In the first place, even in what is called the production of material objects, it must be remembered that what is produced is hot the matter composing them. All the labour of all the human beings in the world could not produce one particle of matter. To weave broadcloth is but to re-arrange, in a peculiar manner, the particles of wool; to grow corn is only to put a portion of matter called a seed, into a situation where it can draw together particles of matter from the earth and air, to form the new combination called a plant. Though we cannot create matter, we can cause it to assume properties, by which, from having been useless to us, it becomes useful. What wo produce, or desire to produce, is always, as M. Say rightly terms it, an utility. Labour is not creative of objects, but of utilities. Neither, again, do we consume and destroy the objects themselves; the matter of which they were composed remains, more or less altered inform: what has really been consumed is only the qualities by which they were fitted for the purpose they have been applied to. It is, therefore, pertinently asked by M. Say and others—since, when we are said to produce objects, we only produce utility, why should not all labour which produces utility be accounted productive? Why refuse that title to the surgeon who sets a limb, the judge or legislator who confers security, and give it to the lapidary who cuts and polishes a diamond? Why deny it to the teacher from whom I learn an art by which I can gain my bread, and accord it to the confectioner
who 1 jakes bonbons for the momentary pleasure of a sense of taste?
It is quite true that all these kinds of labour are productive of utility; and the question which now occupies us could not have been a question at all, if the production of utility were enough to satisfy the notion which mankind have usually formed of productive labour. Production, and productive, are of course elliptical expressions, involving the idea of a something produced; but this something, in common apprehension, I conceive to be, not utility, but Wealth. Productive labour means labour productive of wealth. We are recalled, therefore, to the question touched upon in our first chapter, what Wealth is, and whether only material products, or all useful products, are to be included in it.
§ 2. Now the utilities produced by labour are of three kinds. They are,
First, utilities fixed and embodied in outward objects; by labour employed in investing external material things with properties which render them serviceable to human beings. This is the common case, and requires no illustration.
Secondly, utilities fixed and embodied in human beings; the labour being in this case employed in conferring on human beings, qualities which render them serviceable to themselves and others. To this class belongs the labour of all concerned in education; not only schoolmasters, tutors, and professors, but governments, so far as they aim successfully at the improvement of the people; moralists, and clergymen, as far as productive of benefit; the labour of physicians, as far as instrumental in preserving life and physical or mental efficiency; of the teachers of bodily exercises, and of the various trades, sciences, and arts, together with the labour of tbe learners in acquiring them; and all labour bestowed by any persons, throughout life, in improving the knowledge or cultivating the bodily or mental faculties of themselves or others.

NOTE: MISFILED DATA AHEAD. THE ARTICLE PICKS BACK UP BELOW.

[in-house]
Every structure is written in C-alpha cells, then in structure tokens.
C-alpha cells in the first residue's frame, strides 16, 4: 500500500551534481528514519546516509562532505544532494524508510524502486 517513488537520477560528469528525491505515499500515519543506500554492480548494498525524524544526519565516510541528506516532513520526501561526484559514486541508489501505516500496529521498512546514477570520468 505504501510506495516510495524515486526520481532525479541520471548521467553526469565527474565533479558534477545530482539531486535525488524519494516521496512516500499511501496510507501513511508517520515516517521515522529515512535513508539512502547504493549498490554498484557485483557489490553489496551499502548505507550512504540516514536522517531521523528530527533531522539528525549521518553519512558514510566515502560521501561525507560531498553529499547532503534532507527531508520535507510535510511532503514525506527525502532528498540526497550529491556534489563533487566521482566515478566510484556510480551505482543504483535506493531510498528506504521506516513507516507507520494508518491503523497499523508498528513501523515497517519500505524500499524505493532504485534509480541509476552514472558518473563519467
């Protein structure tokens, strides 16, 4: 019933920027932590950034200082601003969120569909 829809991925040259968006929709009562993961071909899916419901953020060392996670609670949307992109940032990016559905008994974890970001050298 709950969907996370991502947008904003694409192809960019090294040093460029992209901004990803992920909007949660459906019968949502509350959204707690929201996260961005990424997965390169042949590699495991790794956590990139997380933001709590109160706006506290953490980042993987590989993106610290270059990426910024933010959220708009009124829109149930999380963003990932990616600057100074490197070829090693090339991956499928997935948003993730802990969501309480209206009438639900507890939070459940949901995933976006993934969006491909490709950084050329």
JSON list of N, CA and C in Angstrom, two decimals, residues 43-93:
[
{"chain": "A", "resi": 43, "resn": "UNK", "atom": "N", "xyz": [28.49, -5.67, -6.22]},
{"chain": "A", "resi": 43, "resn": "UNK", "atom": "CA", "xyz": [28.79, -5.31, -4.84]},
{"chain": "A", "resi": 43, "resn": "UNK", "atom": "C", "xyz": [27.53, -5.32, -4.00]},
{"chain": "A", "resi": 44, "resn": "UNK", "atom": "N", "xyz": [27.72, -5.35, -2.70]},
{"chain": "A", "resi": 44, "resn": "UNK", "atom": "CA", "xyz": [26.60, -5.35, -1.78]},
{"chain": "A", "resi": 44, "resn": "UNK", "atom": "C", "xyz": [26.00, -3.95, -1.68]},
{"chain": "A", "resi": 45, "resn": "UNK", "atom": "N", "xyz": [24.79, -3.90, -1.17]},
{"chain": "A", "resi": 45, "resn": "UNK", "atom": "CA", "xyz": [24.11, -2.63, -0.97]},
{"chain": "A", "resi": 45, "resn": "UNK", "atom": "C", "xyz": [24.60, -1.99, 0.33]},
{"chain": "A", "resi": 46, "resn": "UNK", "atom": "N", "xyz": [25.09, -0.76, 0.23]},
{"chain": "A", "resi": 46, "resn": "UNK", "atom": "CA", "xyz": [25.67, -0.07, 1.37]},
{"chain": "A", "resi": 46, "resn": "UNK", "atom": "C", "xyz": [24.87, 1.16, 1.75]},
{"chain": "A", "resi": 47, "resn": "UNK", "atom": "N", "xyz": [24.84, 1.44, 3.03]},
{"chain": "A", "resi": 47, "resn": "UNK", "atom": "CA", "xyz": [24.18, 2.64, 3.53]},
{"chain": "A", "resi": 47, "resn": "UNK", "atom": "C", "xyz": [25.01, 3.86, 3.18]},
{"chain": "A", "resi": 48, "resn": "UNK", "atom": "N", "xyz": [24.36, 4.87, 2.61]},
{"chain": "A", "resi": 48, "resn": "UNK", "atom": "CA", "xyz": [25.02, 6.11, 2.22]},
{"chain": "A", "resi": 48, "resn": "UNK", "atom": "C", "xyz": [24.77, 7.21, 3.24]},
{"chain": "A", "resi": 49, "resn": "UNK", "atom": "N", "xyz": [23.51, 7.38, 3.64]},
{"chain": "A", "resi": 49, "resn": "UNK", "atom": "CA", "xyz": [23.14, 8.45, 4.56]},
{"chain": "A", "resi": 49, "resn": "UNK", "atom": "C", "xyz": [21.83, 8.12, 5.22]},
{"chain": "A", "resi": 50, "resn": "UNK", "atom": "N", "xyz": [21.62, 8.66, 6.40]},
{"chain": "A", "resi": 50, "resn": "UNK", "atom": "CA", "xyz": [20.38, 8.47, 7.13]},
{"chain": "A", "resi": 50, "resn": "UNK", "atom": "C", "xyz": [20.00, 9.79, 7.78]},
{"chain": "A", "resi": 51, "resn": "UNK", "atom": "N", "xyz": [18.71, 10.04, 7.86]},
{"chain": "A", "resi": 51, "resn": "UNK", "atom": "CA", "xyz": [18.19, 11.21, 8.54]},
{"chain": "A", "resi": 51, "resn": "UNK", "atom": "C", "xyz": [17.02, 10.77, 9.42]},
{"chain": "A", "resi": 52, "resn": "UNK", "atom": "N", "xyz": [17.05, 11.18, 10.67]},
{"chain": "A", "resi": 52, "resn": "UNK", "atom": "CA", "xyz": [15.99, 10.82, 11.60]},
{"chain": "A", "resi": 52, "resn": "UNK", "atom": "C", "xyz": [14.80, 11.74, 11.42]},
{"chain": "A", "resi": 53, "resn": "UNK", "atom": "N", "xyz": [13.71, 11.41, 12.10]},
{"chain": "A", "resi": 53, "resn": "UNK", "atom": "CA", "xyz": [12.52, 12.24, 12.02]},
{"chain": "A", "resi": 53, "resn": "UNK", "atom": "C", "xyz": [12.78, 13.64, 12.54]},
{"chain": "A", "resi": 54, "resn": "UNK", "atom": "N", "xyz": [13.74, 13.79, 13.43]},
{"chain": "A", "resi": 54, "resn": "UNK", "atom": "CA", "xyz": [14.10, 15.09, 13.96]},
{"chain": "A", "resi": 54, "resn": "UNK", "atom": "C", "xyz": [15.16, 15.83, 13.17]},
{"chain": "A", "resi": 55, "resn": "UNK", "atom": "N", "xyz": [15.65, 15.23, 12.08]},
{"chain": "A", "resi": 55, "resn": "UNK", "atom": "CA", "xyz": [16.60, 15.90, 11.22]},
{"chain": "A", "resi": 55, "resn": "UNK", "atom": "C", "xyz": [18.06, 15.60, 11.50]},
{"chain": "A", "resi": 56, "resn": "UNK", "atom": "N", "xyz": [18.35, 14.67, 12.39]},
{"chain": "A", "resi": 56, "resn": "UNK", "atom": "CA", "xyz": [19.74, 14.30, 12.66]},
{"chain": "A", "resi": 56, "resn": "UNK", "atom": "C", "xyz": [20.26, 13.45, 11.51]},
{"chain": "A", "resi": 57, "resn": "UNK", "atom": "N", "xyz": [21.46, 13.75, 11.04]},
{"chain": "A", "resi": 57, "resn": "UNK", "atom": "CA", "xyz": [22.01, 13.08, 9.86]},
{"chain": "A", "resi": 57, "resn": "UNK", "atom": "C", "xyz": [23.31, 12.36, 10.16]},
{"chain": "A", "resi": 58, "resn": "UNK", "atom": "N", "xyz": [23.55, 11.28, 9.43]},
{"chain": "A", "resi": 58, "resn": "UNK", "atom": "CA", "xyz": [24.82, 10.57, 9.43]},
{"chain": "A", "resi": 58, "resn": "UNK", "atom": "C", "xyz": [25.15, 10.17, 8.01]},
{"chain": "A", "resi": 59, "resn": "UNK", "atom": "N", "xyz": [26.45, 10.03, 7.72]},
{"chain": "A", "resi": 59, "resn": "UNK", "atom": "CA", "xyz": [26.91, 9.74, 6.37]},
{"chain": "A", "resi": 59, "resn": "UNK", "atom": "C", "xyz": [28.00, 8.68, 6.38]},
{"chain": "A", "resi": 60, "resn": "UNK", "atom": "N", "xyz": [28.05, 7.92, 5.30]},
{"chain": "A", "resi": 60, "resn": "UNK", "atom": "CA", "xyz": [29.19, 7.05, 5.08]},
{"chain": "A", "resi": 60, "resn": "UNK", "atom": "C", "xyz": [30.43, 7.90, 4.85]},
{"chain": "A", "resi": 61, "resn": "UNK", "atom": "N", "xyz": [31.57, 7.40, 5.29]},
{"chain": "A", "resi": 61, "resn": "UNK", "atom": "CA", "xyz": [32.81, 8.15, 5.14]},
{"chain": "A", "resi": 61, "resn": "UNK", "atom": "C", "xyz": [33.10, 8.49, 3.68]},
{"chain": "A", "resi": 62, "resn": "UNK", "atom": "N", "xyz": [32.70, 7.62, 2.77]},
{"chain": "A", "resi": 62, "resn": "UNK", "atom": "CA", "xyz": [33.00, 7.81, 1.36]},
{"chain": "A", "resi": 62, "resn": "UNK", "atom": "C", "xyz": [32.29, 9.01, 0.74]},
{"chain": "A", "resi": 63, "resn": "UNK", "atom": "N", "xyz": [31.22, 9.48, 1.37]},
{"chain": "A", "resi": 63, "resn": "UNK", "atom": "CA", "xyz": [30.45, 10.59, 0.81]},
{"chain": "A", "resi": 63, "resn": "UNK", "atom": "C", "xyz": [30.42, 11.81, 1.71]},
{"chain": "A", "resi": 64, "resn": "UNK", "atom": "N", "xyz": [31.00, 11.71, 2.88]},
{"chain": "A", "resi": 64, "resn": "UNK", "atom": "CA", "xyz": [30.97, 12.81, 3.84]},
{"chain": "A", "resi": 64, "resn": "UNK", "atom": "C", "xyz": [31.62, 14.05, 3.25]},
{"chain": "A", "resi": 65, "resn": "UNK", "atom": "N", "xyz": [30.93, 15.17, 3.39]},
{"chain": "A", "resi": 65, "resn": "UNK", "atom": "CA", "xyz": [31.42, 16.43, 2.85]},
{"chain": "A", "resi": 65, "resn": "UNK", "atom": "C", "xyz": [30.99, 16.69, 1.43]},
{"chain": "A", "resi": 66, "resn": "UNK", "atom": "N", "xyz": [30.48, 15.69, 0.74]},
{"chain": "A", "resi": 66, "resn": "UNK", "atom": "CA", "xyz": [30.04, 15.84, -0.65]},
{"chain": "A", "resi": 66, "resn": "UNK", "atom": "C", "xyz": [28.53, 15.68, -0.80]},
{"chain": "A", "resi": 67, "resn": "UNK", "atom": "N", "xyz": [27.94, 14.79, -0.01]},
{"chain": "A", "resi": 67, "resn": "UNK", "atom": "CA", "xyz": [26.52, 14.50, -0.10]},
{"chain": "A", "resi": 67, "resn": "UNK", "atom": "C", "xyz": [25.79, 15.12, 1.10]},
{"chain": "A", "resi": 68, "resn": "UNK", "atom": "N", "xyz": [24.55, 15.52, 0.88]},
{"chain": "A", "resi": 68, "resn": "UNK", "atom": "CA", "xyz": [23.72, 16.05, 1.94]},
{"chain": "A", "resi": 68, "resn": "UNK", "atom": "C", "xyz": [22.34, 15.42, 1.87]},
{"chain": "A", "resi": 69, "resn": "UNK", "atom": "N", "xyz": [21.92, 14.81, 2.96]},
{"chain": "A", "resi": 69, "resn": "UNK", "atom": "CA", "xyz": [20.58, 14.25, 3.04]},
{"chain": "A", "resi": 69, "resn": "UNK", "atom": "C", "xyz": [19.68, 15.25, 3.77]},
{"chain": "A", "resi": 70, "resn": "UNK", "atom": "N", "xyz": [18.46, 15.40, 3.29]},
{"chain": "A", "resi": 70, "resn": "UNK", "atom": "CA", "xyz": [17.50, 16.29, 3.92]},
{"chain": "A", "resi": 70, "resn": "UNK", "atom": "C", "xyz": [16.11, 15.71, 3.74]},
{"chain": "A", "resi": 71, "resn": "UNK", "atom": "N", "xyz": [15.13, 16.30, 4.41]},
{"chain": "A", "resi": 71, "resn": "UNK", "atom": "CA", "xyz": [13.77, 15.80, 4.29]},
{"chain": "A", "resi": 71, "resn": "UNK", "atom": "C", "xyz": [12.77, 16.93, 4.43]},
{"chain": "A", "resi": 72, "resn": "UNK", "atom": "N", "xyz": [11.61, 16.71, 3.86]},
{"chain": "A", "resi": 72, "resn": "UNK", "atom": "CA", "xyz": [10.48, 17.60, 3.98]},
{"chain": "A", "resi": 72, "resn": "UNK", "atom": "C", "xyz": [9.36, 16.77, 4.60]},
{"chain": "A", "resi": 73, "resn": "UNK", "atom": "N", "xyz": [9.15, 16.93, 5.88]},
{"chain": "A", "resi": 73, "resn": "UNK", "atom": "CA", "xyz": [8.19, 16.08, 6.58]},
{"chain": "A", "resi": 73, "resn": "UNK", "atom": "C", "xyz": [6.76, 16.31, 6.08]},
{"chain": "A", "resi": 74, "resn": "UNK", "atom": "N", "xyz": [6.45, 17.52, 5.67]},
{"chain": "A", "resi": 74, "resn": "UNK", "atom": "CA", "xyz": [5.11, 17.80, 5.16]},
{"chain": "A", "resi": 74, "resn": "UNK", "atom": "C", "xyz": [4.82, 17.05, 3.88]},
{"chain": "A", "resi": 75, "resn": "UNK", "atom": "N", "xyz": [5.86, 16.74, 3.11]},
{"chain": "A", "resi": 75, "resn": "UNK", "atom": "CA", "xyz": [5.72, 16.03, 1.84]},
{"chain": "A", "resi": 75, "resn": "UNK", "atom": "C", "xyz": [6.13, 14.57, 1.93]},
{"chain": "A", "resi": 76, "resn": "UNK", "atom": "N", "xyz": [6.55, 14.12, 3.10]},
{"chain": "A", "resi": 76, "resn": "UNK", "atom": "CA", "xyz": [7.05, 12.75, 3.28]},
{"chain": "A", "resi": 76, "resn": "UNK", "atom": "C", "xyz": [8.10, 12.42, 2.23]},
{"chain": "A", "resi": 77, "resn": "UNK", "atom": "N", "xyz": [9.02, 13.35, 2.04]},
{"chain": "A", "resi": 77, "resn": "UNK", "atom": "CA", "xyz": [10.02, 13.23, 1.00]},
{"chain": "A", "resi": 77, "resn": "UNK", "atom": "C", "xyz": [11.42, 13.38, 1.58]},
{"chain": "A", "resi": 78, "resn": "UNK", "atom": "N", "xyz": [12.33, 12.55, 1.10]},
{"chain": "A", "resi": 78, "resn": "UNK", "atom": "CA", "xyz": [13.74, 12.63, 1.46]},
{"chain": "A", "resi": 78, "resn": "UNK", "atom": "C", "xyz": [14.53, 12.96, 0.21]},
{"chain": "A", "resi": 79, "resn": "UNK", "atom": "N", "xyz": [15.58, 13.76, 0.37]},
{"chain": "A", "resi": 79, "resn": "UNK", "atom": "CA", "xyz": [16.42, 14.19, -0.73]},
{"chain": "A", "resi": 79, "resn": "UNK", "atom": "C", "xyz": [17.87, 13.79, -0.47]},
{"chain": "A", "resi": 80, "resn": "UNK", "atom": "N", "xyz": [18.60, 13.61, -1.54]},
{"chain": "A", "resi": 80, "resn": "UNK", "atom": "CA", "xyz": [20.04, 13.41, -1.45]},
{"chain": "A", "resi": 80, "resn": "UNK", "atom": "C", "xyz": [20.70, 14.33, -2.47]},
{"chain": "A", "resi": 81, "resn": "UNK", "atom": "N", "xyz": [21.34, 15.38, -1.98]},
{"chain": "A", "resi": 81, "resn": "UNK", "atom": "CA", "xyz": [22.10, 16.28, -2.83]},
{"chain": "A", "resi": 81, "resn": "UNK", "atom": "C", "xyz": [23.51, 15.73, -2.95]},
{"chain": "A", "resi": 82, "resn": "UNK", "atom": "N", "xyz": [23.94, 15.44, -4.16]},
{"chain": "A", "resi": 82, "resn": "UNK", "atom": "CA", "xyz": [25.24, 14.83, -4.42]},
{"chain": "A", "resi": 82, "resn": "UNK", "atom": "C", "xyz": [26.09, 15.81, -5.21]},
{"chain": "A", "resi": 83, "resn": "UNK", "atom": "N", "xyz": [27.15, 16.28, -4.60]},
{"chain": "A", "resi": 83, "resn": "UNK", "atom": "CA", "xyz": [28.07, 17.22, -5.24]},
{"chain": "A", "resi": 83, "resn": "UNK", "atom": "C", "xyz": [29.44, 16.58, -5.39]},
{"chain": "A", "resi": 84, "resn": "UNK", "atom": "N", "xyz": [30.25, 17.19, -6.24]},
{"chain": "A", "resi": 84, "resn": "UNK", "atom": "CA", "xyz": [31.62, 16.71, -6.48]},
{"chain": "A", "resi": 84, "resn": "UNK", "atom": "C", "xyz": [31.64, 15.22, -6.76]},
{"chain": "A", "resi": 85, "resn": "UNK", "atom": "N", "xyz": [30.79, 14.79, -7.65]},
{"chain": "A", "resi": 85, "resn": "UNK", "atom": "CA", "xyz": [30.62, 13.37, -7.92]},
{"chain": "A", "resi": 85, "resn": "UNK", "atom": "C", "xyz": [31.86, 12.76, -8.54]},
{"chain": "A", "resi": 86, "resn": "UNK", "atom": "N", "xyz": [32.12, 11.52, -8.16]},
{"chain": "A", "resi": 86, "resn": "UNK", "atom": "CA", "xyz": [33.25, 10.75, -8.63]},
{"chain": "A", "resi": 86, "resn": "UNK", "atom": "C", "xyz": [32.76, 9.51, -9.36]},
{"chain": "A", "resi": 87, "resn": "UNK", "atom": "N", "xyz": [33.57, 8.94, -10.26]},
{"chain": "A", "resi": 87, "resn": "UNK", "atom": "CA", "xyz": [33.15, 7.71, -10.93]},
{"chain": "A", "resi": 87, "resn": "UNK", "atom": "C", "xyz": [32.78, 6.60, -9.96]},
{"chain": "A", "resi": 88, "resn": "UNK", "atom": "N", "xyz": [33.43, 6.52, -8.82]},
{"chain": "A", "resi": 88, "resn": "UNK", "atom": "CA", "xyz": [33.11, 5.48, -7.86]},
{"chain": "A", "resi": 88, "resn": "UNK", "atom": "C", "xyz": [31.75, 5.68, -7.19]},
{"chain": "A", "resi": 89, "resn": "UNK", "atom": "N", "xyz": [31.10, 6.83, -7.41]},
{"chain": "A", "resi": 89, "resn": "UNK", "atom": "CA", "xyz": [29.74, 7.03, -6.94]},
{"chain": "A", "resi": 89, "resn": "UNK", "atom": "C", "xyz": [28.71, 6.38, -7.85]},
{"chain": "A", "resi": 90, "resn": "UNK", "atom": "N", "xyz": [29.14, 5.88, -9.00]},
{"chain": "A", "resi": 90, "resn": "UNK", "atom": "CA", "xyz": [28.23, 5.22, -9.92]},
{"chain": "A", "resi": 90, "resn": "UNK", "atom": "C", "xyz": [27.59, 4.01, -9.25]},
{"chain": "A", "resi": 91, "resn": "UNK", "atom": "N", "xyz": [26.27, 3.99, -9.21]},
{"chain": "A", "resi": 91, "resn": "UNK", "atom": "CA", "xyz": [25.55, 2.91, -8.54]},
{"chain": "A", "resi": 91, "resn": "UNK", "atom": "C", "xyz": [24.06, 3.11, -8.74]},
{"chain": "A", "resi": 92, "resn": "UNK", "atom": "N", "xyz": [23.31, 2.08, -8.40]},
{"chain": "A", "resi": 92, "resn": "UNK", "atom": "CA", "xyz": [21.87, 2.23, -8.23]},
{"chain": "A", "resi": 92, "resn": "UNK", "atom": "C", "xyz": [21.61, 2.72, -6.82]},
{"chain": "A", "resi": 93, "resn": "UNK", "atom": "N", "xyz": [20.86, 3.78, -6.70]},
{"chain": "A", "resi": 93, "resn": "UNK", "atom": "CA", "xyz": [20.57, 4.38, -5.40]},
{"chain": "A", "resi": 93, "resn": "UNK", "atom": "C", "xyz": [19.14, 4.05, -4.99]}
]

Thirdly and lastly, utilities not fixed or embodied in any object, but consist
ing in a mere service rendered; a pleasure given, an inconvenience or a pain averted, during a longer or a shorter time, but without leaving a permanent acquisition in the improved qualities of any person or thing; the labour being employed in producing an utility directly, not (as in the two former cases) in fitting some other thing to afford an utility. Such, for example, is the labour of the musical performer, the actor, the public declaimer or reciter, and the showman. Some good may no doubt be produced, and much more might be produced, beyond the moment, upon the feelings and disposition, or general state of enjoyment of the spectators; or instead of good there may be harm; but neither the one nor the other is the effect intended, is the result for which the exhibitor works and the spectator pays; nothing but the immediate pleasure. Such, again, is the labour of the army and navy; they, at the best, prevent a country from being conquered, or from being injured or insulted, which is a service, but in all other respects leave the country neither improved nor deteriorated. Such, too, is the labour of the legislator, the iudge, the officer of justice, and all other agents of government, in their ordinary functions, apart from any influence they may exert on the improvement of the national mind. The service which they render, is to maintain peace and security; these compose the utility which they produce. It may appear to some, that carriers, and merchants or dealers, should be placed in this same class, since their labour does not add any properties to objects: but I reply that it does: it adds the property of being in the place where they are wanted, instead of being in some other place: which is a very useful property, and the utility it confers is embodied in the things themselves, which now actually are in the place" where they are required for use, and in consequence of that increased utility could be sold at an increased price, proportioned to the labour expended in conferring it. This labour, therefore, does not belong to the third class, but to the first.